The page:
Before going into barefoot running tips, I think we should answer the most important question: why run barefoot?
Shoe companies are a huge industry, and a large percentage of their sales are running shoes. So the last thing that a shoe company would want is for runners to start going barefoot. However, shoe companies know the benefits of running barefoot. For example, Nike has the following message,
In addition to Nike’s recommendation of running barefoot, Newton Running shoe company explains the benefits of barefoot running on their website
“To discover your best running form all you need to do is run barefoot. You’ll immediately discover that when barefoot you’re not landing on your heels, you’re striking on your forefoot.
Striking on your forefoot is the most natural way to run, it is also the fastest and most efficient way to run. Newton Running shoes were developed to make your feet think they’re barefoot and increase your performance.”
as well as with the following diagram,
Even the shoe companies that would lose business if people started to run barefoot still agree that running barefoot is better for you. While these shoes are not a good substitute for running barefoot, the shoe companies do have the right idea.
For those of you who aren’t convinced by the shoe companies, there has been much research done about the benefits of barefoot running. For example, the article listed here from the SPORT SCIENCE journal finds that barefoot runners exhibit fewer injuries and are about 4% more efficient. You can find many more articles if you search google scholar for Barefoot Running.
Finally, many people ask
“If barefoot running is so good for you, then why don’t more elite athletes run barefoot?”
There are a couple of answers to this. The first is that there is a transition period to running barefoot. Since wearing shoes is the norm, many people grow up wearing shoes, and start running wearing shoes. Therefore, even though running barefoot may be better, most runners are not willing to take some time to transition to barefoot running.
What about the elite runners that grow up running barefoot? Most runners would be willing to run in a certain type of shoe if that shoe company were willing to pay them $1 million per year. However, if they run barefoot, then they have far fewer sponsorship opportunities. So essentially, it makes sense economically for the elite runners to run in shoes.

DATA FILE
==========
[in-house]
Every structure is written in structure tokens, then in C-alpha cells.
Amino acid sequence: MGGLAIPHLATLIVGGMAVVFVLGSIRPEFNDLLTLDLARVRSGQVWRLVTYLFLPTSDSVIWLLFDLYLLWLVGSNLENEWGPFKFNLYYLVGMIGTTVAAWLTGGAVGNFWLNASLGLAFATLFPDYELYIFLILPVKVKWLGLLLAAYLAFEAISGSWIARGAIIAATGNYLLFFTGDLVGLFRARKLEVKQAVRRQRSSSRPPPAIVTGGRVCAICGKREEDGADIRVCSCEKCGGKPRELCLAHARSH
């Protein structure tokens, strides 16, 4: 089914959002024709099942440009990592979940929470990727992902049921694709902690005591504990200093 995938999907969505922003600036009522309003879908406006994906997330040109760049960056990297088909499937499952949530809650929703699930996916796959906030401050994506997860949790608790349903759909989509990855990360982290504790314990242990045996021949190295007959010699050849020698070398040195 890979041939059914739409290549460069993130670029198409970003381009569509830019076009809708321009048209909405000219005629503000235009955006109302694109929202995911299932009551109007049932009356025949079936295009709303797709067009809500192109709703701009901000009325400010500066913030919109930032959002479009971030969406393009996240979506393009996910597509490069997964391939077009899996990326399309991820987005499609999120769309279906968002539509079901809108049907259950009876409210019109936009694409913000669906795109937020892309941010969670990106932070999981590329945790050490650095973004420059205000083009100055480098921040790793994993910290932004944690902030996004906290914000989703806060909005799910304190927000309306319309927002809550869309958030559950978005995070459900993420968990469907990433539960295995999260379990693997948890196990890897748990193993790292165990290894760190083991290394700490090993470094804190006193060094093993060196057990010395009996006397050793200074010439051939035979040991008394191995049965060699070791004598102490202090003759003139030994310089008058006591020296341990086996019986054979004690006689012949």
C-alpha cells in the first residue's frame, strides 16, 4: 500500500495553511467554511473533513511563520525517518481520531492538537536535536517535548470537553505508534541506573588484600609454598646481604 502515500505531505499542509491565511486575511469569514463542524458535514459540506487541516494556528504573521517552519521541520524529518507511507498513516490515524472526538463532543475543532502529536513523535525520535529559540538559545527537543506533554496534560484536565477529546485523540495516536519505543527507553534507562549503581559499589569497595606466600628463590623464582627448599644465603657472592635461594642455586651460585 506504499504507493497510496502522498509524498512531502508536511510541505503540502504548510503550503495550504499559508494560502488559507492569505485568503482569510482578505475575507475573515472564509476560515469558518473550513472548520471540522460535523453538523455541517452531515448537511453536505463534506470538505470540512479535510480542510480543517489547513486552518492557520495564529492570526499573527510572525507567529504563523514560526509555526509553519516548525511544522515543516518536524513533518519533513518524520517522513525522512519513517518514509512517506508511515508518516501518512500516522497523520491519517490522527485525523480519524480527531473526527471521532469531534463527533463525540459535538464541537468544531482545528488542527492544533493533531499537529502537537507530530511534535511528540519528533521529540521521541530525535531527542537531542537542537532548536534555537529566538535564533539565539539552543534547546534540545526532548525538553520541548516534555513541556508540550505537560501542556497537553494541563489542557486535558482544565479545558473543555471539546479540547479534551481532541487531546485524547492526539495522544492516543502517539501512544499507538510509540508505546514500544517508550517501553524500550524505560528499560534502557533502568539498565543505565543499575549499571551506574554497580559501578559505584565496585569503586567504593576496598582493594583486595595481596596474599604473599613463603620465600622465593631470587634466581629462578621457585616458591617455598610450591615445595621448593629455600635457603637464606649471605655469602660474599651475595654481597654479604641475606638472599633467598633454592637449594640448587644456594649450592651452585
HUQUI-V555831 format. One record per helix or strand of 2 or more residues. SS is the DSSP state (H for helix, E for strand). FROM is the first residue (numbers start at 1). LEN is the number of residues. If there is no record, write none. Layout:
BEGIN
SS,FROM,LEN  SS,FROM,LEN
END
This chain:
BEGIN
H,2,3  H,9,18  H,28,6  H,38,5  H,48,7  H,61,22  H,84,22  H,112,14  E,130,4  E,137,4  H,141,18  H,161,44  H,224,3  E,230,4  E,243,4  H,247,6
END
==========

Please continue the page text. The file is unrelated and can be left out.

The last answer to this question is that some elite runners do run barefoot. For example, consider the barefoot runner Zola Budd, the two-time 5K world record holder, and world cross country champion. Also, the barefoot runner Abebe Bikila, who was a marathon champion and world record holder.
Practically Barefoot Running Tips for Beginners
Take it slow
If you are used to running in shoes, changing to running barefoot will require some time to adjust. You will use muscles that you have not used when running in shoes, and therefore your feet may be sore if you try to run too much. I started quite fast (ran a marathon within 3 months of starting to run barefoot), and therefore I had some sore feet at times. I would recommend icing your feet a lot, in the beginning, to help make the transition more smooth. Do not get worried if your feet are sore, it is because you are using muscles that you have neglected in the past. This is probably the most difficult part of transitioning to barefoot running.
Run-on a variety of surfaces
There are two adjustments that you need to make when you start running barefoot. The first is to strengthen the muscles in your feet. To do this it helps to run on soft surfaces such as sand and grass. The second adjustment is your running form. Running in shoes makes it comfortable to run with bad form. Running barefoot will naturally help you to correct your form and avoid injury. Running on hard surfaces such as concrete or asphalt will help you perfect your running form. It is not possible to run on these surfaces with the form you run in shoes.
The first time I ran barefoot on concrete, my feet were slapping the ground on every step. I quickly could tell that this was not the correct form, adjusted my form correctly. My suggestion is to try and run somewhere quiet and listen to your feet hitting the ground. Try to make as little noise as possible. The best surfaces to hear your feet are smooth sidewalks. Ideally, your feet should not be able to hear your feet when they touch the ground. This will be difficult in the beginning but is a good goal to have.